Tax Lawyer Blog

A Blog written by the Tax Attorneys for Individuals and Businesses

Challenging an Unfavorable Tax Audit Decision

This next post in the “anatomy of an audit” multi-post series outlines why a person or a business should strongly consider appealing an unfavorable tax audit decision and how they can go about seeking such an appeal.
 
Why Appeal an Adverse Audit Decision

Most taxpayers do not challenge an unfavorable audit decision.  The reasons vary but often this is because they are either intimidated by the IRS or they believe a challenge would be too expensive or time consuming.  While the IRS can feel like an unassailable machine, a taxpayer can actually advance an appeal at little or no expense.  And hiring an experienced tax lawyer can be the smartest decision because tax lawyers regularly broker settlements on appeal that may be a fraction of what the auditor originally demanded.    Some victorious taxpayers are eligible to recover attorney’s fees and costs as well.   

Different Avenues of Appeal

The audit process begins with a notice from the IRS.  Upon closing an un agreed audit file, the IRS sends the taxpayer a thirty day letter and an Examination Report detailing any proposed adjustments in taxes, penalties and interests.  If the taxpayer wants to challenge the Examination Report, he or she must elect to protest the proposed adjustments through either a Direct Appeal or by filing a Tax Court petition.

Direct Appeal

In a Direct Appeal, the taxpayer asks for review of their case by an IRS Appeals Officer.  This is accomplished by sending a protest letter within  thirty days to the Appeals Officer detailing the specific findings in the Examination Report that are in dispute and by providing a brief explanation of why the taxpayer believes the report is wrong.  The case will then proceed to an informal hearing before the IRS Appeals Officer.  If the taxpayer does not like the decision of the IRS Appeals Officer, he or she can then petition the Tax Court for relief. 

Tax Court Petition

Alternatively, a taxpayer can appeal directly to Tax Court by filing a United States Tax Court Petition within 90 days of the issuance of a Notice of Deficiency and the payment of a sixty dollar filing fee.  The case is then set on the Tax Court’s calendar and the Court redirects the case to the IRS Appeals Officer for the prospect of settlement prior to trial.  If a deal is not struck with the IRS Appeals Officer, an IRS attorney is assigned to represent the IRS in the Tax Court trial. 

The Better Appeal Route

It is usually more advantageous to directly petitioning the Tax Court for review.  First, trials in Tax Court are usually decided by one of nineteen presidentially appointed judges with substantial tax law expertise who do not work for the IRS with a few alternate Judges.  Therefore, there is little concern that a biased or poorly-reasoned decision will result in Tax Court.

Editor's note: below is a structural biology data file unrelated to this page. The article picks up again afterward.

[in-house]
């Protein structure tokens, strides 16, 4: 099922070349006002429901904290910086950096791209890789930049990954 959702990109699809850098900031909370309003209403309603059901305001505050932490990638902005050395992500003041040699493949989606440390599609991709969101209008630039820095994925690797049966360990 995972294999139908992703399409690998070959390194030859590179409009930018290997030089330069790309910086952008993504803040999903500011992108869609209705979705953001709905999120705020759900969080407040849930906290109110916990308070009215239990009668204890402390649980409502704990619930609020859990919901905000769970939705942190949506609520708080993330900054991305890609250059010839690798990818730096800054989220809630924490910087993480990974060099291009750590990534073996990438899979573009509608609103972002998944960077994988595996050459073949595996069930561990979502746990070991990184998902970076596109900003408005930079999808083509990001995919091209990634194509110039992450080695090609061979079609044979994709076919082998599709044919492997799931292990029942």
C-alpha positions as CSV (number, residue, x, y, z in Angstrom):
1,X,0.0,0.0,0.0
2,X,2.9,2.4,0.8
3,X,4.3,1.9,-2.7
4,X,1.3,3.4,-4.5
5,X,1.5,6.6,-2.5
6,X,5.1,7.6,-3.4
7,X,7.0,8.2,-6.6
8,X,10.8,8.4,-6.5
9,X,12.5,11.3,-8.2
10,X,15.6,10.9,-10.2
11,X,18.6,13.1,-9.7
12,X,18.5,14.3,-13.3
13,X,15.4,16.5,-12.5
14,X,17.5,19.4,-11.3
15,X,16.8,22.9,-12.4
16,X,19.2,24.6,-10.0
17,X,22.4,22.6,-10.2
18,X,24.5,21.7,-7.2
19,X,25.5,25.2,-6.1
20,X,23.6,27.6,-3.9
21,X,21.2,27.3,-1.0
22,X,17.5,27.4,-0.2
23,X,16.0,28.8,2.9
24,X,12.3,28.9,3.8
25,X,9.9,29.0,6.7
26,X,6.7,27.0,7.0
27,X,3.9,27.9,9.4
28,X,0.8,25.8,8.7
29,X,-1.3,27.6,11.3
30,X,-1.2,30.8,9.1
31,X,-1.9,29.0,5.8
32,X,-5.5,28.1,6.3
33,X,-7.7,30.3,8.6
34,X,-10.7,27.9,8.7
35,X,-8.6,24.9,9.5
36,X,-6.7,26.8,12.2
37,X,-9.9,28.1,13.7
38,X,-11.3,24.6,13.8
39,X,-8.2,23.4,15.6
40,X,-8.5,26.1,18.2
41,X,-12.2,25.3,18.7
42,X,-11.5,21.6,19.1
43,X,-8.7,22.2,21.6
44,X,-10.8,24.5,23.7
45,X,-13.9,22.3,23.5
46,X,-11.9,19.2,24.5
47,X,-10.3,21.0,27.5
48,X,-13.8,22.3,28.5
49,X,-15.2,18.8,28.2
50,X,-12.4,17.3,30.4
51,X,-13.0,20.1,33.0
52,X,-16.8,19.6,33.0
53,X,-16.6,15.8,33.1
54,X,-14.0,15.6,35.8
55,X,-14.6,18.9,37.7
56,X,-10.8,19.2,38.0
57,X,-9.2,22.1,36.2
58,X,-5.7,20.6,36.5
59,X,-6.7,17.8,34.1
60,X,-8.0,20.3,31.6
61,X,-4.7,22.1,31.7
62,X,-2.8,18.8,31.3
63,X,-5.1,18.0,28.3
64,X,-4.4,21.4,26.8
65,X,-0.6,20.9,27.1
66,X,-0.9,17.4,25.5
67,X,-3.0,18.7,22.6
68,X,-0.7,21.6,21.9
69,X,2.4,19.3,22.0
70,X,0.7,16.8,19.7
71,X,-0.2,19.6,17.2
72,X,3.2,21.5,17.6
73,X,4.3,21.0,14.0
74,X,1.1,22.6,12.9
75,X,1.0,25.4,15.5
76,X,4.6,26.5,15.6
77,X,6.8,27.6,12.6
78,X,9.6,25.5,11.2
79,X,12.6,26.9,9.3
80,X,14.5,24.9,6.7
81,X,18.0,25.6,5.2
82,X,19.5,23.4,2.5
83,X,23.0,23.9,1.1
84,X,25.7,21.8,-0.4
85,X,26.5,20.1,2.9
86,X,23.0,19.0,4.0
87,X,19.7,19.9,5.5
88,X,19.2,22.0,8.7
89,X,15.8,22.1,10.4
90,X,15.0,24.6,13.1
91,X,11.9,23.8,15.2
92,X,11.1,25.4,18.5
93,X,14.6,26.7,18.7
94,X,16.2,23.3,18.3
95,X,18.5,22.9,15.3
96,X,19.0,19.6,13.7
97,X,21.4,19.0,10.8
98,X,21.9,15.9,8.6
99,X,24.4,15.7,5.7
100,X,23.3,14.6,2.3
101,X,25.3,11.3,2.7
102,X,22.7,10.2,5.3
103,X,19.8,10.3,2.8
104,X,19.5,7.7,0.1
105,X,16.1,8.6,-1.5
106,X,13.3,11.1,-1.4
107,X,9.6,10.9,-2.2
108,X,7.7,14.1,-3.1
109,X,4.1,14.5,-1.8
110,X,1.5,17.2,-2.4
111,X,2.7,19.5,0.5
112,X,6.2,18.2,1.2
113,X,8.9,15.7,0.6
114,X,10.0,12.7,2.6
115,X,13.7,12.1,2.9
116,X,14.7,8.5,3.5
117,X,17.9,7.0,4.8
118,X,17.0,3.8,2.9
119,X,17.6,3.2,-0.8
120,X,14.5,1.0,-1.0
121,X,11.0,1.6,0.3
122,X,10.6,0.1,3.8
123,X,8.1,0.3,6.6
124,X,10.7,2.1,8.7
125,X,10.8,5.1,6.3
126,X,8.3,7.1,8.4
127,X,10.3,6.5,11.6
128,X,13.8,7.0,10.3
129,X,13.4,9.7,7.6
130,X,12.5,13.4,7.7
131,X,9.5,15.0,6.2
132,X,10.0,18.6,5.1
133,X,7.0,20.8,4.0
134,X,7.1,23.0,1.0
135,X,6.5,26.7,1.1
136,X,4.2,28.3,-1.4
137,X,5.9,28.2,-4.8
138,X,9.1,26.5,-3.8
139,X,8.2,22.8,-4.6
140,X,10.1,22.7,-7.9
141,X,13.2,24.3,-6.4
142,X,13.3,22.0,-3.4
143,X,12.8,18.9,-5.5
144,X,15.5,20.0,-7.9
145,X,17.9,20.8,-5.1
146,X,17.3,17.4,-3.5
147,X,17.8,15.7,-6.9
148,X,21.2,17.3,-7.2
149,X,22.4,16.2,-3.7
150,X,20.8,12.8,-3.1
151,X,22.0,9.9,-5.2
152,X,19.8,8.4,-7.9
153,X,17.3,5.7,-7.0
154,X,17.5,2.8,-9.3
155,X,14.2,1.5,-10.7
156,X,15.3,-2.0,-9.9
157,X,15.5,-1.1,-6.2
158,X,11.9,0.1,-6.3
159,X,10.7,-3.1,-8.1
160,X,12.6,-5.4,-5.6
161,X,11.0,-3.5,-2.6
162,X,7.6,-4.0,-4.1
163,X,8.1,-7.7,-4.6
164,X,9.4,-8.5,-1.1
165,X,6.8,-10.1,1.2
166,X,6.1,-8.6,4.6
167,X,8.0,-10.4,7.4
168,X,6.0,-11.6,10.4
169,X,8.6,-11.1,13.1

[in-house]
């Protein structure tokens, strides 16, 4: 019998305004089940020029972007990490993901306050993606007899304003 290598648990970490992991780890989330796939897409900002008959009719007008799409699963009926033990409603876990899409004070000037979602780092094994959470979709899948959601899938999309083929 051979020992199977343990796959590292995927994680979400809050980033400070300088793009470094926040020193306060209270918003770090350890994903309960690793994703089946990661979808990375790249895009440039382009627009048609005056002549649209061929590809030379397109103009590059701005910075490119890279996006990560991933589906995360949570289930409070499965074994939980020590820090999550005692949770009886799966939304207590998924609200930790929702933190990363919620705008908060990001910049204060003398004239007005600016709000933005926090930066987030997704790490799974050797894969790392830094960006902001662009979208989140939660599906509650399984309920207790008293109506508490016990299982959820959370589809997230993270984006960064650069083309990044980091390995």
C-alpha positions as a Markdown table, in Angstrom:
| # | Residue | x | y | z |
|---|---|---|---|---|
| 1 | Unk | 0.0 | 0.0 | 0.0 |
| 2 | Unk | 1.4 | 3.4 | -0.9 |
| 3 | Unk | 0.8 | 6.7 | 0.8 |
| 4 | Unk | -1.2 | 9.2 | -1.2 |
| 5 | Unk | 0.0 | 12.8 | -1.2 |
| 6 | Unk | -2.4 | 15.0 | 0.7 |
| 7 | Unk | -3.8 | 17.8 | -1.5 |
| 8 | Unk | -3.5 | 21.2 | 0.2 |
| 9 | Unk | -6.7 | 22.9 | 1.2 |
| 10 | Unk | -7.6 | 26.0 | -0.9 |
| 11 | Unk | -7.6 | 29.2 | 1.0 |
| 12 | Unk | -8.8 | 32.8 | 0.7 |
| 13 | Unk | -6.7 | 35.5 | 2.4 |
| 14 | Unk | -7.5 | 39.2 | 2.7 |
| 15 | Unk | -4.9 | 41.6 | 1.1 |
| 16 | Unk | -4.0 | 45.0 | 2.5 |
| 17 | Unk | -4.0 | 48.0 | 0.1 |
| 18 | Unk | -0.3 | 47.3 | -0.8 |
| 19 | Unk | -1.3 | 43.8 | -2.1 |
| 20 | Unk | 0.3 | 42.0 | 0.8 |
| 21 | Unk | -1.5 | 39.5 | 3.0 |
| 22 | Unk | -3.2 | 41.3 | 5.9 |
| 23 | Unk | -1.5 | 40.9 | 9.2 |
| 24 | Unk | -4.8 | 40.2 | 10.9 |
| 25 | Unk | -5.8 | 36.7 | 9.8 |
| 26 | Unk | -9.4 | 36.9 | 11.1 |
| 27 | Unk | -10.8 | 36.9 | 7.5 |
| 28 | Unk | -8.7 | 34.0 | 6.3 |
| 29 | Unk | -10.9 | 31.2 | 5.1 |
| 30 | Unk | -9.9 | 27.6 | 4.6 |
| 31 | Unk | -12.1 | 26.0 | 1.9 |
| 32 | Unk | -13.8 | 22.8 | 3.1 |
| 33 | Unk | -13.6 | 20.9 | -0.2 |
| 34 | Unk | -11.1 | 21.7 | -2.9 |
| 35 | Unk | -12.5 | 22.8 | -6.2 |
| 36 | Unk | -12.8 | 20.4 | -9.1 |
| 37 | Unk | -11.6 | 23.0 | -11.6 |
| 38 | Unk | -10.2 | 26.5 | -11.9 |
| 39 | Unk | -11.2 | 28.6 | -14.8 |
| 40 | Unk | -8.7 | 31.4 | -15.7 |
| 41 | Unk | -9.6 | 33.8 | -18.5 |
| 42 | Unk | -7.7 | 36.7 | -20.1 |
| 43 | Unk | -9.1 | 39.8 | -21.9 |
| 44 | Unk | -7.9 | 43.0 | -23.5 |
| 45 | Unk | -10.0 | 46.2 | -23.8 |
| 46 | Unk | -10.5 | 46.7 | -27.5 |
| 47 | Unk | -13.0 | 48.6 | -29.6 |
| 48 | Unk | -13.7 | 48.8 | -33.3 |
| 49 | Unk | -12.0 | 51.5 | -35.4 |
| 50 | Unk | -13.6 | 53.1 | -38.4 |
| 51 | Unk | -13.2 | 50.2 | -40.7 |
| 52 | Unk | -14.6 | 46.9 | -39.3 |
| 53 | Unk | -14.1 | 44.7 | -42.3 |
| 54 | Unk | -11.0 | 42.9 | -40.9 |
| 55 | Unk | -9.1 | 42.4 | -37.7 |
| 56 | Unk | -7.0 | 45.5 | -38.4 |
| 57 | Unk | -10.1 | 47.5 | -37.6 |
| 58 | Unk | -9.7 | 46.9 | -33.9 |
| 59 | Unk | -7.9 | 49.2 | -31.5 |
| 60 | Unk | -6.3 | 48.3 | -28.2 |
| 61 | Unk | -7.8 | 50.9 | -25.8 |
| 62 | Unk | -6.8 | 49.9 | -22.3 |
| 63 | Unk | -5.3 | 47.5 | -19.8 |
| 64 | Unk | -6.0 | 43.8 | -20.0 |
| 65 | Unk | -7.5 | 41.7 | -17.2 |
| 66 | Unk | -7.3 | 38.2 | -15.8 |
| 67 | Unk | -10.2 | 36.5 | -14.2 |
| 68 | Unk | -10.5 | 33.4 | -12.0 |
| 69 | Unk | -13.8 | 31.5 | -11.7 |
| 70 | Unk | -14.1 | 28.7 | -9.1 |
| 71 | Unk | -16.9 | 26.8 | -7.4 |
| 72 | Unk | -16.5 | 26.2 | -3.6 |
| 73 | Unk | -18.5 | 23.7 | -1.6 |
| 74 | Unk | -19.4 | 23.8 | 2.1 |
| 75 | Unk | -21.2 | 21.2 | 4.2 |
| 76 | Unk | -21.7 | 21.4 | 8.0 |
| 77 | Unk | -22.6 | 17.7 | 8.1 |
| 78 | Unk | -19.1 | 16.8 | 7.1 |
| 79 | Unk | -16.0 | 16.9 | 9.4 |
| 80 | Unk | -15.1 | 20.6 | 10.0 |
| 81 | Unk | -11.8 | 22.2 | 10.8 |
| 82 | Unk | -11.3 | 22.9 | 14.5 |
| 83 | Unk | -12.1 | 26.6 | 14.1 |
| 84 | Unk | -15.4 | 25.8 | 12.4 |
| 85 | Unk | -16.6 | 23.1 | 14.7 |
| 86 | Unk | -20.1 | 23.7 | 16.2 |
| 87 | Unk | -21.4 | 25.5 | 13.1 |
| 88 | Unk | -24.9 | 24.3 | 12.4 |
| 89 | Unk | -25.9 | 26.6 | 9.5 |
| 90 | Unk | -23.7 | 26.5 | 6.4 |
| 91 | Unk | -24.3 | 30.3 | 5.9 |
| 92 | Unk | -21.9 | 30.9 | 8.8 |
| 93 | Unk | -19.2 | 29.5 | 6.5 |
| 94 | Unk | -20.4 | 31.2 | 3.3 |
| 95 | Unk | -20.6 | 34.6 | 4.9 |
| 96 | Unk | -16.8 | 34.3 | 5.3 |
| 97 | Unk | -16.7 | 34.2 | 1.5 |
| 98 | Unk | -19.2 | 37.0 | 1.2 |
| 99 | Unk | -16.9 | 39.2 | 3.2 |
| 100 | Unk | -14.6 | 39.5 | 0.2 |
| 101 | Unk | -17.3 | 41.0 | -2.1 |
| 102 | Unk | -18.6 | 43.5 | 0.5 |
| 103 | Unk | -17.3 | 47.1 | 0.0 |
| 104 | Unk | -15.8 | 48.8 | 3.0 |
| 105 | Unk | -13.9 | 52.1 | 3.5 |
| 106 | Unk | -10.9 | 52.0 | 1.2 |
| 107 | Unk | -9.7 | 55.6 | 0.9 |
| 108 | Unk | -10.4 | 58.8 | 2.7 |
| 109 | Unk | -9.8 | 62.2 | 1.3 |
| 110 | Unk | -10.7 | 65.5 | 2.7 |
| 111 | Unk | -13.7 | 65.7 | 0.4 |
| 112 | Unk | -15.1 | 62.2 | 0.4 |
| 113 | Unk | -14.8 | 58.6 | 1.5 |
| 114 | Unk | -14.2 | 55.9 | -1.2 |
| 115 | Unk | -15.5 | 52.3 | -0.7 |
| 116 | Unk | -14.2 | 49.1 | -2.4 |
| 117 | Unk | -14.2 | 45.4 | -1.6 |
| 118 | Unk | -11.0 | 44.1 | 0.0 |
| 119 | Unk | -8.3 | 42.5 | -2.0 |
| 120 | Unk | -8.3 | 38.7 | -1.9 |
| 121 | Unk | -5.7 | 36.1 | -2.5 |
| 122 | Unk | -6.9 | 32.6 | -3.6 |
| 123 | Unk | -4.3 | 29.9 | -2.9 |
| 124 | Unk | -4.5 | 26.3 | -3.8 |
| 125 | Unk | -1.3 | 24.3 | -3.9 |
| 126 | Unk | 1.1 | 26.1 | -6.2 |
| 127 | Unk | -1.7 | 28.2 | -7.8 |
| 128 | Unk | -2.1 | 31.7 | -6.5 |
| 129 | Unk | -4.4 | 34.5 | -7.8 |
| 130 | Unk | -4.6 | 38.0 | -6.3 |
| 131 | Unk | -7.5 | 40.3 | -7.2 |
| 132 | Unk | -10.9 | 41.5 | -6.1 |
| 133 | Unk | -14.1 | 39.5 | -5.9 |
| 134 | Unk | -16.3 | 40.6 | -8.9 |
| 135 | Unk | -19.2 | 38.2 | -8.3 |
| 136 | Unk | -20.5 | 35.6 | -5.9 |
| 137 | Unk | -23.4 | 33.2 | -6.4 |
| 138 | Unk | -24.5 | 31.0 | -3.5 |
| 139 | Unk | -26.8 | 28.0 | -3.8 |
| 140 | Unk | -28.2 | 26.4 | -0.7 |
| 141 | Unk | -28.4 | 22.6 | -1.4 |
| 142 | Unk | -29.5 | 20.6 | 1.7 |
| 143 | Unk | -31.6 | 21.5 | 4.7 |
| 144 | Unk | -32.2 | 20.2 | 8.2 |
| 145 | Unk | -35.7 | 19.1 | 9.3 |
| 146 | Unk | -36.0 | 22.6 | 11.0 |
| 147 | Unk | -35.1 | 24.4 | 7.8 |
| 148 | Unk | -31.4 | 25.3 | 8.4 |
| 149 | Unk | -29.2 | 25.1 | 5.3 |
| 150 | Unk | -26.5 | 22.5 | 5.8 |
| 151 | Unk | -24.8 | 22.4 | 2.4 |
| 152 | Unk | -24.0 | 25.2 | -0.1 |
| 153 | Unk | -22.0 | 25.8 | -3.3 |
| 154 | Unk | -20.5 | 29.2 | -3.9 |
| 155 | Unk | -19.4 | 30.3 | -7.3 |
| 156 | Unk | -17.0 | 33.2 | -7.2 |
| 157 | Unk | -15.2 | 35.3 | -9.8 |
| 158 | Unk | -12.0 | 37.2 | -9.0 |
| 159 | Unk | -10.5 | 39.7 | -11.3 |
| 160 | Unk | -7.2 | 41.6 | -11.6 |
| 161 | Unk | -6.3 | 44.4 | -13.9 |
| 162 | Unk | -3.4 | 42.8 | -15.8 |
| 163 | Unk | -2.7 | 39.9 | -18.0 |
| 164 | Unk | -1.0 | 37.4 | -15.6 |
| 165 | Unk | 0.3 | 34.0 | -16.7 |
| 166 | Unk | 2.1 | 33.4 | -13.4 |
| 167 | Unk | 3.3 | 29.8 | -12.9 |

The settlement offers proposed by Appeals Officers assigned in Tax Court cases are statistically far superior to those offered by those same Appeals Officers in Direct Appeal cases.  This is likely because litigation in front of the experienced and neutral Tax Court judge is less predictable for the government.  Furthermore, the Appeals Officers know the taxpayer is serious about presenting their case to a judge and settlement is often a smarter economic choice for the government.    

The burden of proof shifts to the IRS for any new issues raised by the IRS.    For instance, if the taxpayer in Tax Court introduces credible evidence with respect to any factual issue relevant to ascertaining the liability of the taxpayer, the IRS then has the burden of proof on that new issue.  Additionally, with regard to the Tax Court review of the appropriateness of penalties, the government always has the burden of proof.  In Direct Appeal cases, the taxpayer always has the burden of proof.   Usually once a Tax Court decision becomes final, all other issues for the tax years that were the subject of the litigation are also final. 

You can read the IRS’s “Publication 5” materials outlining the appeal processes discussed above by selecting the following link: http://www.irs.gov/pub/irs-pdf/p5.pdf

Audit Appeal Representation

Hiring an experienced tax lawyer with knowledge of both the tax law and the appeal processes is a tremendous value to an audited taxpayer appealing an adverse decision.  This experience is precisely why you should consider hiring the Law Offices of Stephen Moskowitz, LLP to represent you in your audit appeal.  Our law firm has the experience representing clients appealing their adverse audit decisions and we understand the procedures and pitfalls of the appeal processes.  More importantly, our attorneys work regularly with the Appeals Officers and Tax Court Judges assigned to the audits so they know what it takes to get the desired results.  Call us today for your free, attorney-client privileged consultation regarding your audit appeal. 

**Note -  We will post additional information about Federal District Court and Claims Court venues in tax disputes.    Stay tuned …